Do porcelain laminate veneers last well over the long term?

By Lori Roniger, DrBicuspid.com contributing writer

April 1, 2019 -- Porcelain laminate veneers are known to provide dependable, conservative treatment for aesthetically problematic anterior teeth. However, issues such as porcelain fracture and chipping can mar results and survival, and long-term clinical data are limited. To learn more, researchers investigated long-term results with this restorative option.

They assessed the clinical performance and longevity of 114 porcelain laminate veneers placed in 26 individuals at one clinic seven to 14 years earlier. Porcelain fracture (4.35%) was the primary reason for failure, and porcelain chipping occurred in 5.26% of veneers, but the survival rate remained high at 98%.

"Porcelain laminate veneer restorations offer a reliable and effective conservative treatment option for enhancing the aesthetics of anterior teeth," wrote the authors, led by Rabia Arif, DDS, an assistant professor of restorative and prosthetic dentistry at the Ohio State University College of Dentistry in Columbus (Journal of Prosthetic Dentistry, March 15, 2019).

Restoration evaluation

“Porcelain laminate veneer restorations offer a reliable and effective conservative treatment option for enhancing the aesthetics of anterior teeth.”
— Rabia Arif, DDS

Complete crowns have provided a reliable option for improving unattractive anterior teeth, but they require elimination of tooth structure and may negatively affect periodontal and pulpal tissue, the authors explained. The placement of porcelain laminate veneers, on the other hand, is more conservative and more durable than composite resin veneers, and they provide good aesthetics, according to previous research. Additionally, porcelain laminate veneers bond to enamel instead of dentin, with the former process being more hardy, the authors noted. The researchers, therefore, conducted the current study to assess the clinical performance and longevity of porcelain laminate veneers over the long term.

They mailed recruitment letters to 60 individuals who underwent porcelain laminate veneer placement for aesthetic reasons at one university's graduate restorative clinic at least seven years earlier. The patients were offered free exams and prophylaxis as incentives for taking part in the current study. The 26 patients who agreed to participate underwent clinical evaluation of their veneers using the modified California Dental Association/Ryge criteria.

The researchers evaluated 114 veneers, of which 83 (73%) were maxillary and 31 (27%) mandibular, in the study participants. The majority of the veneers were made of a high-leucite ceramic (Empress, Ivoclar Vivodent). Each was cemented with a standard technique of etch, silane, and cementation with a resin cement.

Of the total veneers, 109 (96%) were clinically acceptable, the researchers found. Five (4%) had failed during service, four due to porcelain fracture, and one underwent conversion to a crown to support a removable partial denture. All failures were in the maxillary arch, with no statistically significant difference between failures in the maxillary and mandibular arches, which may have been due to the small sample size or low failure rate.

Clinical ratings of 109 porcelain laminate veneers by modified California Dental Association/Ryge criteria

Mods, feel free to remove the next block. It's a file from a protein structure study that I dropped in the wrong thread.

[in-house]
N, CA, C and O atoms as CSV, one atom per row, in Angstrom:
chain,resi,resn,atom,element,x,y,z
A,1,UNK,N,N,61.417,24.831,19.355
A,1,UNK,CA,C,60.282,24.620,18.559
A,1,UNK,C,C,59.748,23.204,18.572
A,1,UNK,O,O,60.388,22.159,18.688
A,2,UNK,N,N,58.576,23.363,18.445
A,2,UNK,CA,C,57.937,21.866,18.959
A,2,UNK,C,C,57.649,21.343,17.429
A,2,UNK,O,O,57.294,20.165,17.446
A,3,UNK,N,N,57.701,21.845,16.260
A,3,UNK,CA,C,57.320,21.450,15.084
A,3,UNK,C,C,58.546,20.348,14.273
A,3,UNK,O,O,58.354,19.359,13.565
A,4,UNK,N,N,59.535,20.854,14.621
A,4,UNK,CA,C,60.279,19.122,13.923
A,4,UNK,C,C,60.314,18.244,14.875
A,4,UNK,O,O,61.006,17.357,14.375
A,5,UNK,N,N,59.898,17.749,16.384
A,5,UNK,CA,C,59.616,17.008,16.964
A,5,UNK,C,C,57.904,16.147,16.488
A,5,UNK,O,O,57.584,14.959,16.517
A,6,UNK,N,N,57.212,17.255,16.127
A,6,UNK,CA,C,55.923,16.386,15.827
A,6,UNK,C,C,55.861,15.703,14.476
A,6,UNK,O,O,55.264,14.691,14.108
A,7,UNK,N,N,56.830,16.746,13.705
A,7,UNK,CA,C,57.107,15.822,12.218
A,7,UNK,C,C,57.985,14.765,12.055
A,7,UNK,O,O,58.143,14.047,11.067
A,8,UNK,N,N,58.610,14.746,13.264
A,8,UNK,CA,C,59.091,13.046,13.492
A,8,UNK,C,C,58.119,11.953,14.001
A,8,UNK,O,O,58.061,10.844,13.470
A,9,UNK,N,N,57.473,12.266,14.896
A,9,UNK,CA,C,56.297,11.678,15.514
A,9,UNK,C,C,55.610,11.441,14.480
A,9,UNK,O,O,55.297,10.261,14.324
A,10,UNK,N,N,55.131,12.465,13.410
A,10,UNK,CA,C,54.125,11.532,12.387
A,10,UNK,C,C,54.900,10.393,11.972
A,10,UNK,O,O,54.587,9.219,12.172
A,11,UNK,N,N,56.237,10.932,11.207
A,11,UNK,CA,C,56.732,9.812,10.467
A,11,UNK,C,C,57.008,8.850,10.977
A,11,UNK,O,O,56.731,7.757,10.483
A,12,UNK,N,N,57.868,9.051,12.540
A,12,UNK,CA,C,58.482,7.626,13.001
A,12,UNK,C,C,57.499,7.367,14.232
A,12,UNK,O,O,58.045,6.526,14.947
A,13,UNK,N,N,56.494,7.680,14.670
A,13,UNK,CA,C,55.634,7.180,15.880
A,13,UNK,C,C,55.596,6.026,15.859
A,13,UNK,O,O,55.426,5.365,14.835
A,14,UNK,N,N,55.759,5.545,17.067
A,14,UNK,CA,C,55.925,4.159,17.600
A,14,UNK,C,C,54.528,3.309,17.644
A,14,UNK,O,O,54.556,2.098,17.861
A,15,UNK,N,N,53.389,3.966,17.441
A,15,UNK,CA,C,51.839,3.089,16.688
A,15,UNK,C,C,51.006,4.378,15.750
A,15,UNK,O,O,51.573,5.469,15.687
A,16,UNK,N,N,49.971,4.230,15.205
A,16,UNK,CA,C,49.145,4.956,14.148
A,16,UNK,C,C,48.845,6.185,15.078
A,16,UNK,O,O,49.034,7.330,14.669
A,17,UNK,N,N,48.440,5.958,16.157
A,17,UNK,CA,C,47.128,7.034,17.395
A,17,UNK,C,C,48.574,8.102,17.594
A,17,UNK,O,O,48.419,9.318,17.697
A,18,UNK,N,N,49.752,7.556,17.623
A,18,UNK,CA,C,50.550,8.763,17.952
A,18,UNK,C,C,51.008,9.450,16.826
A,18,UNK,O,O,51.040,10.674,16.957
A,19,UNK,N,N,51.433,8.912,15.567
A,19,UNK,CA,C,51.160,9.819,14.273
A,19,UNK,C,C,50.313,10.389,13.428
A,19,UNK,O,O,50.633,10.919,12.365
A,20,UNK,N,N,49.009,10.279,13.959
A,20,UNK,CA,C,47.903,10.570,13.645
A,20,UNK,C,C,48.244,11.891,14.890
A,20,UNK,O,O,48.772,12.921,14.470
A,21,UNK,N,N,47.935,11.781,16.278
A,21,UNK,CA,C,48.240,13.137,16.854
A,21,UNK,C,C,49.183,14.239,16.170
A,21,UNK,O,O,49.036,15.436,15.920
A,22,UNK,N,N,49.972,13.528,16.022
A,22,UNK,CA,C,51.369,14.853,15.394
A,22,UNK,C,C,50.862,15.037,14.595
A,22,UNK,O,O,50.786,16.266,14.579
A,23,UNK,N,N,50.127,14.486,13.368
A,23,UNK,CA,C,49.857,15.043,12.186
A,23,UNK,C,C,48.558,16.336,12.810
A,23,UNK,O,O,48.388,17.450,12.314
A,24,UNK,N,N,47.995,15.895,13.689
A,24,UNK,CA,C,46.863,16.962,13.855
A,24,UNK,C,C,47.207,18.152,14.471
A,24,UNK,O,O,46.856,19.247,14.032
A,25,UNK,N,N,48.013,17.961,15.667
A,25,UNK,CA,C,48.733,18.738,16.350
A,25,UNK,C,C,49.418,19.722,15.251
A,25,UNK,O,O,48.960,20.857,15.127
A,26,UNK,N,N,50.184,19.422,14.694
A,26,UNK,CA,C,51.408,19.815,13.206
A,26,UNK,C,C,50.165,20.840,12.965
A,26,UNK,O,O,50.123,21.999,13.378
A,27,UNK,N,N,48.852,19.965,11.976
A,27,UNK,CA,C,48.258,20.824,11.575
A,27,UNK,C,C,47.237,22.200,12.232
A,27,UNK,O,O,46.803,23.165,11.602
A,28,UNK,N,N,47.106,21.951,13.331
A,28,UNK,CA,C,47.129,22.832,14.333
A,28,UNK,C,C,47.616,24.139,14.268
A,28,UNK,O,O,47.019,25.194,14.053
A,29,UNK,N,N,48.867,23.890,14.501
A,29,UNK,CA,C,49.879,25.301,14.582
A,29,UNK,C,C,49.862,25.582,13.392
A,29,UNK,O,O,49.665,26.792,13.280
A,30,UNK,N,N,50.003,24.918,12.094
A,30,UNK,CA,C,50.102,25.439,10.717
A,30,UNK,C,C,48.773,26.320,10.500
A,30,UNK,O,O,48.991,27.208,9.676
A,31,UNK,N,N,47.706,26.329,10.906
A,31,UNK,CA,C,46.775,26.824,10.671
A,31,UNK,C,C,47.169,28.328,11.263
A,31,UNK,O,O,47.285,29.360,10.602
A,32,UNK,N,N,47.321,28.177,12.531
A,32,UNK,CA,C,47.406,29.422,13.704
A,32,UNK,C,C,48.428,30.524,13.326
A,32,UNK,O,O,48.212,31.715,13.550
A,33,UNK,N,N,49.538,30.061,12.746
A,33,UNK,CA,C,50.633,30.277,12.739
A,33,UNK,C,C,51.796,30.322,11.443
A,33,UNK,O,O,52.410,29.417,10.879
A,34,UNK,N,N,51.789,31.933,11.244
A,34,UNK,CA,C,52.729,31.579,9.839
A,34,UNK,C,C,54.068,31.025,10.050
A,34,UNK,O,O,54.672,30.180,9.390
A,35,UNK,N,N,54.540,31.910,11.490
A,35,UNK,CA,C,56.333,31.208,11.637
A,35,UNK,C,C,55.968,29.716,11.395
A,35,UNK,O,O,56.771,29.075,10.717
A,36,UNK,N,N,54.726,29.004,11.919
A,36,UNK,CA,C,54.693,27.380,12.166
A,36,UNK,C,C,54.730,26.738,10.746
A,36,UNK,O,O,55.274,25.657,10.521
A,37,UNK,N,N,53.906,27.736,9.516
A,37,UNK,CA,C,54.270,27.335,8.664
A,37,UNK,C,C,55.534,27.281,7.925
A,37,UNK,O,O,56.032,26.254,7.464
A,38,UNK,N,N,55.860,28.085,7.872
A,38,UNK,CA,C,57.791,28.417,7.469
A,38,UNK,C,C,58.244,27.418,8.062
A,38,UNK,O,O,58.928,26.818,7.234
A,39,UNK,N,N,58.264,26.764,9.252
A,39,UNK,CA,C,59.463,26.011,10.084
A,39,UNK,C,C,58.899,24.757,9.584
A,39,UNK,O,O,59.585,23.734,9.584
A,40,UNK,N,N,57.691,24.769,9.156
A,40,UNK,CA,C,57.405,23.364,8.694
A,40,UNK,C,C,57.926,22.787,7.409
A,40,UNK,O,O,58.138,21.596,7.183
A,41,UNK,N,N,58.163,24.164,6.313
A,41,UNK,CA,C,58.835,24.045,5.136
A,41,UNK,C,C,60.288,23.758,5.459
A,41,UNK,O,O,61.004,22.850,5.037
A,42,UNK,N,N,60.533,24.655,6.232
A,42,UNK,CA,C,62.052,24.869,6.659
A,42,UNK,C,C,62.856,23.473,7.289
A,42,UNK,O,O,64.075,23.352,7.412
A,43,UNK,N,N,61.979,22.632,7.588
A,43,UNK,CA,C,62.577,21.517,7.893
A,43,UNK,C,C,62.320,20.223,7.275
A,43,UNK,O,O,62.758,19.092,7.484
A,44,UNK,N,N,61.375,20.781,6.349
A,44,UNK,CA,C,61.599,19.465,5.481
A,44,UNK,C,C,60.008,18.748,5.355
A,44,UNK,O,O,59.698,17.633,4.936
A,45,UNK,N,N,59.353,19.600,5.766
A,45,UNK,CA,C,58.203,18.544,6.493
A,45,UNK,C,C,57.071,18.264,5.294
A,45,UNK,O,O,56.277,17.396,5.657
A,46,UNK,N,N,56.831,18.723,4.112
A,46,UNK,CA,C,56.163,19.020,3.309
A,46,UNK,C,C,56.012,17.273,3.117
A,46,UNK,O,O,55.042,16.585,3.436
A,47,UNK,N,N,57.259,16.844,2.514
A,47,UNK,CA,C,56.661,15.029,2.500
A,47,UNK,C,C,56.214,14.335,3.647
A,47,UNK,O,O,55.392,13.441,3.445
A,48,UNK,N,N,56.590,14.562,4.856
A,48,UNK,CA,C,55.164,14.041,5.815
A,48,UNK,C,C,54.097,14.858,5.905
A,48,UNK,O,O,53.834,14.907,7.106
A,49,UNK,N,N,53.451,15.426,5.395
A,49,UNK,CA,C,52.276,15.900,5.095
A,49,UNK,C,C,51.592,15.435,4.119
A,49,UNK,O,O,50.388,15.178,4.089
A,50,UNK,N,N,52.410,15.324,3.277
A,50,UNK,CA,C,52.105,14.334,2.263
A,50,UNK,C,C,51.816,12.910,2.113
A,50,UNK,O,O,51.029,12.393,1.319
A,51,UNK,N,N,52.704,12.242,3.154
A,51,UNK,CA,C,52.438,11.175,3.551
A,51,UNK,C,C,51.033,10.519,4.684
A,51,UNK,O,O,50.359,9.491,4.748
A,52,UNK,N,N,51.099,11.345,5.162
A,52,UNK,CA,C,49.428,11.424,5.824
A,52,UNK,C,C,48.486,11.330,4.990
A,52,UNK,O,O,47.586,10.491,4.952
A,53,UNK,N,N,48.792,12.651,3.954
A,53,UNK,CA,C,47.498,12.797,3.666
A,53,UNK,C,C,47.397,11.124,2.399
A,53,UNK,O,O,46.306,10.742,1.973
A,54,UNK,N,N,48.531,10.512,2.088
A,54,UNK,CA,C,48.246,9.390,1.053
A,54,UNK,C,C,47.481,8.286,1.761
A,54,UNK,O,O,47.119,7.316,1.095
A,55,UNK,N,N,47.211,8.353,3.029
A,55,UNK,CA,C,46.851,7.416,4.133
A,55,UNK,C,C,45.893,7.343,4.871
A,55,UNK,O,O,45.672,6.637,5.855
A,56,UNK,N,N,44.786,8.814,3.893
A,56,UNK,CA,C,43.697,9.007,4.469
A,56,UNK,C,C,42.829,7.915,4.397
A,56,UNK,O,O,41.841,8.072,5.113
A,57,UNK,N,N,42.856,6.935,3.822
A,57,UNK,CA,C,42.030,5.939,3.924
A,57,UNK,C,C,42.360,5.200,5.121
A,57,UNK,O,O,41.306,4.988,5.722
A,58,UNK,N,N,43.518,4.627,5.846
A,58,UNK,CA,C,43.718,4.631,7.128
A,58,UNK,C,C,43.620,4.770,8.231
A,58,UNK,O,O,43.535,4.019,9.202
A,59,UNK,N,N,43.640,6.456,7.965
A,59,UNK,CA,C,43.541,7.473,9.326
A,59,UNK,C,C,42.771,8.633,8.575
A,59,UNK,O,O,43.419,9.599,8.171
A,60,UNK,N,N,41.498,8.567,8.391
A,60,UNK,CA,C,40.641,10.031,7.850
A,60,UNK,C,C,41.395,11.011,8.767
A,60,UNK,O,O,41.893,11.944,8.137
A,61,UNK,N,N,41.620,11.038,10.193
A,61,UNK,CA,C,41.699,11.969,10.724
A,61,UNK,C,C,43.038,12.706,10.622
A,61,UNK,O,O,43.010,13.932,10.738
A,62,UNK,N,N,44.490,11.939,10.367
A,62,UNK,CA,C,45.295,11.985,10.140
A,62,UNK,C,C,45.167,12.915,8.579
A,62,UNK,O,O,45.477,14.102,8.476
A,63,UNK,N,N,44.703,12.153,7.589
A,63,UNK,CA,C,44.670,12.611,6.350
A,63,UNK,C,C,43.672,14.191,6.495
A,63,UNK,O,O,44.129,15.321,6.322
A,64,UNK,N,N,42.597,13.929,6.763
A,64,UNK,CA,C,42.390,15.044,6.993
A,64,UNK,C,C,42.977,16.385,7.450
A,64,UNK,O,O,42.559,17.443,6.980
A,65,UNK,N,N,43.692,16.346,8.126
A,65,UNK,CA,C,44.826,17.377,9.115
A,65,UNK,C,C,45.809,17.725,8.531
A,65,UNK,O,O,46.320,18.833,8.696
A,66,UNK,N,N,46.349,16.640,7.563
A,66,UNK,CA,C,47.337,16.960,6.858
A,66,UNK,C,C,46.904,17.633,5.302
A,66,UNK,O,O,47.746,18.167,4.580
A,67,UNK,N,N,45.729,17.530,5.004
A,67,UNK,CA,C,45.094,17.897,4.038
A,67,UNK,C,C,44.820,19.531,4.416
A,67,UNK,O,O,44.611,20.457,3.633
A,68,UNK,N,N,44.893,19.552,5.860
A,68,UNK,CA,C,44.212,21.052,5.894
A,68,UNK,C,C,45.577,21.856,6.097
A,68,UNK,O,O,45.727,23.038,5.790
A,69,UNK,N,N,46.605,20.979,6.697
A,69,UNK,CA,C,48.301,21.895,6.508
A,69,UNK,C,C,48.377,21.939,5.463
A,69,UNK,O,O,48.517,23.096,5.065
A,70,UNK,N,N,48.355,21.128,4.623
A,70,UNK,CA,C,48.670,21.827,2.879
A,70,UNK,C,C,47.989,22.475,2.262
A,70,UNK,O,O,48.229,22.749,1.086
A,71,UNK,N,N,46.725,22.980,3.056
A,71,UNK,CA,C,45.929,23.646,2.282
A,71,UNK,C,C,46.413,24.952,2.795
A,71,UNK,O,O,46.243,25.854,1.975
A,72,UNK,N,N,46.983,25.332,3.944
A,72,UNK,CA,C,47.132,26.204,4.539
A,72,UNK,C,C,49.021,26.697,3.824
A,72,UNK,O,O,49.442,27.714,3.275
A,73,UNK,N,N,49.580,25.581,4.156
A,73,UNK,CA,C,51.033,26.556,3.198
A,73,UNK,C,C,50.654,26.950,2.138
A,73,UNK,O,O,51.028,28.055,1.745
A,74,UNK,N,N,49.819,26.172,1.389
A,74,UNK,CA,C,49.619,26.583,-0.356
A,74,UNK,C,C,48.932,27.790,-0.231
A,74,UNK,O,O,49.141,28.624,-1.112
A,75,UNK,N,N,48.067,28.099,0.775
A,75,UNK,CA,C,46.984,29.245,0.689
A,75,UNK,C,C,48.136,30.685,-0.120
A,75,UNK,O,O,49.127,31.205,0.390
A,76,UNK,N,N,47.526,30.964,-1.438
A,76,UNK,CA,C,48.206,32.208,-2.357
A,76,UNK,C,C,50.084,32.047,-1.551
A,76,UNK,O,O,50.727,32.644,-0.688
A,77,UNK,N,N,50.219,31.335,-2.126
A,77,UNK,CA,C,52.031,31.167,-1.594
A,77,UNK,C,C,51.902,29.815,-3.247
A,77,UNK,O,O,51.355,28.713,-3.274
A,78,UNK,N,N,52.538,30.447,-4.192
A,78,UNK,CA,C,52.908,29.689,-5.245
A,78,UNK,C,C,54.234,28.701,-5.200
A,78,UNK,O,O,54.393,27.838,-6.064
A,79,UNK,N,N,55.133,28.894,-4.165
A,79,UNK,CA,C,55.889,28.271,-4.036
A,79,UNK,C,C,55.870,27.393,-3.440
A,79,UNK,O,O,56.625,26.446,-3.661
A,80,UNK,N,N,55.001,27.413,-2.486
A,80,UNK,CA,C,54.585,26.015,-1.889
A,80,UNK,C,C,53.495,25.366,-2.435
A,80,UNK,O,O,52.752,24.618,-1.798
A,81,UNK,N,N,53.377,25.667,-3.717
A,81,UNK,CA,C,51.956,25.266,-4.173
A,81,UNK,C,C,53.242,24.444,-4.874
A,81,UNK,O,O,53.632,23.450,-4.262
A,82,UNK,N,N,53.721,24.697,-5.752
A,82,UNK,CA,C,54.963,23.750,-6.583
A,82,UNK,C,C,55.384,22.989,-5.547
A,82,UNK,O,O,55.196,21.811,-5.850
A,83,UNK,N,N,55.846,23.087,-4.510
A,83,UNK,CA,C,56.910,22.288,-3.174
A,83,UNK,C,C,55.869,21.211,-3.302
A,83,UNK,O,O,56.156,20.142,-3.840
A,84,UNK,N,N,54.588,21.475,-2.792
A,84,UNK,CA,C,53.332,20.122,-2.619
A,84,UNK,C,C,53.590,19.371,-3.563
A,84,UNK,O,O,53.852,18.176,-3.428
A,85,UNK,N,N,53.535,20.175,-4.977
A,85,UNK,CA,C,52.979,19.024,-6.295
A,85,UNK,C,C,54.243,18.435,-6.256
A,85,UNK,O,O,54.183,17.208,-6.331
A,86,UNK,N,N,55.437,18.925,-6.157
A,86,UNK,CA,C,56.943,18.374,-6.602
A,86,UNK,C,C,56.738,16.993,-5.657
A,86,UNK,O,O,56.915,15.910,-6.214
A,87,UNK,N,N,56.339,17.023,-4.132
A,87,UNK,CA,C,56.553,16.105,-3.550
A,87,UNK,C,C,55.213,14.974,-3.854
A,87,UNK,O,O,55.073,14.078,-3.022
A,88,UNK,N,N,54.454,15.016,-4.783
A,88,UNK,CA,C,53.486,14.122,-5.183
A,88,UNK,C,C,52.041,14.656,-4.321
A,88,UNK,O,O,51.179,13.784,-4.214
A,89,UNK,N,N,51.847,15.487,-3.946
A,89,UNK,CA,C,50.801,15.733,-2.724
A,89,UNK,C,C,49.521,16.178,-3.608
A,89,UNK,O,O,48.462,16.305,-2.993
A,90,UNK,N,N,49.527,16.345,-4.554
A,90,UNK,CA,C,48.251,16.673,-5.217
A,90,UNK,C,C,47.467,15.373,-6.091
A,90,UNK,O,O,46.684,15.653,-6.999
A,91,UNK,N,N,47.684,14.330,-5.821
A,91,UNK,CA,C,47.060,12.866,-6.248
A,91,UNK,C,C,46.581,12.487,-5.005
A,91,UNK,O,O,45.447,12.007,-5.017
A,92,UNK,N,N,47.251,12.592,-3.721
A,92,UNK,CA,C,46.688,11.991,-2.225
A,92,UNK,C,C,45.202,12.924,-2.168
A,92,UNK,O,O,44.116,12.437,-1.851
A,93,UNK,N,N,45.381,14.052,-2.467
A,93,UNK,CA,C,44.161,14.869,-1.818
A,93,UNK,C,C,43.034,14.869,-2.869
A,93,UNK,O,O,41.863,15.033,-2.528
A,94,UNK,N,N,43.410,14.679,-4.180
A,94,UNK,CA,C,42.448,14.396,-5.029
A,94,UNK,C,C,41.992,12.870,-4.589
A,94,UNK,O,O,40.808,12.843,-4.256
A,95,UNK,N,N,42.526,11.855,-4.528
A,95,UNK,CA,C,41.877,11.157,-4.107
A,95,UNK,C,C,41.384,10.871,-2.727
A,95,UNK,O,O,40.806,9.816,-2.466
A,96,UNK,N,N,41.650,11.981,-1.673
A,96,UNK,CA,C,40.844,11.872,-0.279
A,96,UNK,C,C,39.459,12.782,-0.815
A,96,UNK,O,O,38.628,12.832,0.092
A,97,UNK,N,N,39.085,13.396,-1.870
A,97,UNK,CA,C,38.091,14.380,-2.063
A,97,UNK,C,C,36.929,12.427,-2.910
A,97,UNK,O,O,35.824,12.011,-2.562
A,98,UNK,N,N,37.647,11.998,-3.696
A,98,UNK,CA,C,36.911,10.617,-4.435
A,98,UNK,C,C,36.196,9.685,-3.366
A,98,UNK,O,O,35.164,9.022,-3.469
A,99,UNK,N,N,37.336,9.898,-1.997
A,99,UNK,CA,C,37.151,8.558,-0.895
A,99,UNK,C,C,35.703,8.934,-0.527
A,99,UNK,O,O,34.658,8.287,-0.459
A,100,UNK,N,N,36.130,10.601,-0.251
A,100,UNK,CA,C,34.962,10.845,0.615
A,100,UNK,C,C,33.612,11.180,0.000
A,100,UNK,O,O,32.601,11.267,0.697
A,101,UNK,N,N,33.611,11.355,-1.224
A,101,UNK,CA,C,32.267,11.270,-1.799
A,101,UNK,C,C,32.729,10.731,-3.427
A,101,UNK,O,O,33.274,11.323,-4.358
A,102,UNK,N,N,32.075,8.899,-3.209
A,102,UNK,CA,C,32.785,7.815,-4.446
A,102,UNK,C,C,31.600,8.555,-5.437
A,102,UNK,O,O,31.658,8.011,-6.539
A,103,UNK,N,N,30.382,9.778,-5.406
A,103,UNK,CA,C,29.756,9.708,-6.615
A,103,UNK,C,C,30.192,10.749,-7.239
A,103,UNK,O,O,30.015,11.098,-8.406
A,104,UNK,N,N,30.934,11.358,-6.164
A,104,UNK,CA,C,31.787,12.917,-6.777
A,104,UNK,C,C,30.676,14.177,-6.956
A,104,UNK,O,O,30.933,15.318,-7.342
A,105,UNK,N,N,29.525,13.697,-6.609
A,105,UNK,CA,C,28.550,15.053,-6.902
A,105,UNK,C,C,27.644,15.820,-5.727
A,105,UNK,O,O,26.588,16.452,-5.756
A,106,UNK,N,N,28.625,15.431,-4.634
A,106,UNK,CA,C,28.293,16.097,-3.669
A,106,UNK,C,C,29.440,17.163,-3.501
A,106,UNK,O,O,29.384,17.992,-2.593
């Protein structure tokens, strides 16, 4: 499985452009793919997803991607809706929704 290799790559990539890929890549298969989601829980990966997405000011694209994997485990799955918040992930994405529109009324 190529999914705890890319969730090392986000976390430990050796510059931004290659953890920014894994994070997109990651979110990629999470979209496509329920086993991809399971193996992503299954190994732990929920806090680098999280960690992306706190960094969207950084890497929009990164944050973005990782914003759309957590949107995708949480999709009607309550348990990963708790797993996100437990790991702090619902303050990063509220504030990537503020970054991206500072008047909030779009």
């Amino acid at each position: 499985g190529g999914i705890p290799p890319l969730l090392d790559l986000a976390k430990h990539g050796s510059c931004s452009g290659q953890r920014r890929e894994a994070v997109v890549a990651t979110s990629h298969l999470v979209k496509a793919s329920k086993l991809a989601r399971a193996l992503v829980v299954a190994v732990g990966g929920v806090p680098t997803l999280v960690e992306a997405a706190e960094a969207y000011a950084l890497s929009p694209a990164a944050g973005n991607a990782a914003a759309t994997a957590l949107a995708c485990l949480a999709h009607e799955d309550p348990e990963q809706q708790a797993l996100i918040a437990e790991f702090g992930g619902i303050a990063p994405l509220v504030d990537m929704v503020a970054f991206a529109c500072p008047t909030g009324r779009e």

Parameter Alfa
n (%)
Bravo
n (%)
Charlie
n (%)
Delta
n (%)
Margin integrity 41 (37%) 65 (60%) 3 (3%) 0 (0%)
Porcelain surface 93 (85%) 15 (14%) 1 (1%) 0 (0%)
Anatomic form 95 (87%) 14 (13%) 0 (0%) 0 (0%)
Marginal discoloration 61 (56%) 48 (44%) 0 (0%) 0 (0%)
Secondary caries 105 (96%) 4 (4%) 0 (0%) 0 (0%)

The major problems the researchers found were explorer catches at the margins (60%), nonpenetrating margin discoloration (44%), and secondary caries (4%). The most frequent clinical problems were porcelain chipping (6.4%) and the appearance of craze lines (5.5%). Debonding occurred in two veneers (1.8%), which were recemented, and two veneers required endodontic treatment.

Slight marginal defects contributed to the high percentage of restorations rated bravo (24%). They calculated estimated survival probability after seven years at 97.6% and after 14 years at 88.2%, the latter of which was lower due to the smaller sample size.

The two veneers with caries were in the same individual, a mouth breather with caries in other areas. While the carious lesion was repaired with composite resin and the veneers remained intact, the researchers recommended not placing porcelain laminate veneers in patients with active caries and that preparation margins be bound by enamel.

Functional or parafunctional loading may cause fracture, since three of the fractured veneers occurred in the same individual, according to the authors noted. The single case of debonding was possibly related to the operator or material, they noted.

Research drawbacks

The authors listed some limitations of the study, which include this being a retrospective study and not including annual recalls of participants or data on the preparation detail, margin integrity or veneer fit at cementation, patient's hygiene habits, diet, and other information. Additionally, most of the veneers were made from one type of ceramic, and the study's findings, therefore, may not be applicable to newer materials.

Nevertheless, the researchers found that porcelain laminate veneers performed well over the long term.

"The restoration durability after seven to 14 years was satisfactory, with an overall acceptability for all parameters in clinical performance in the high 90%," the authors concluded.


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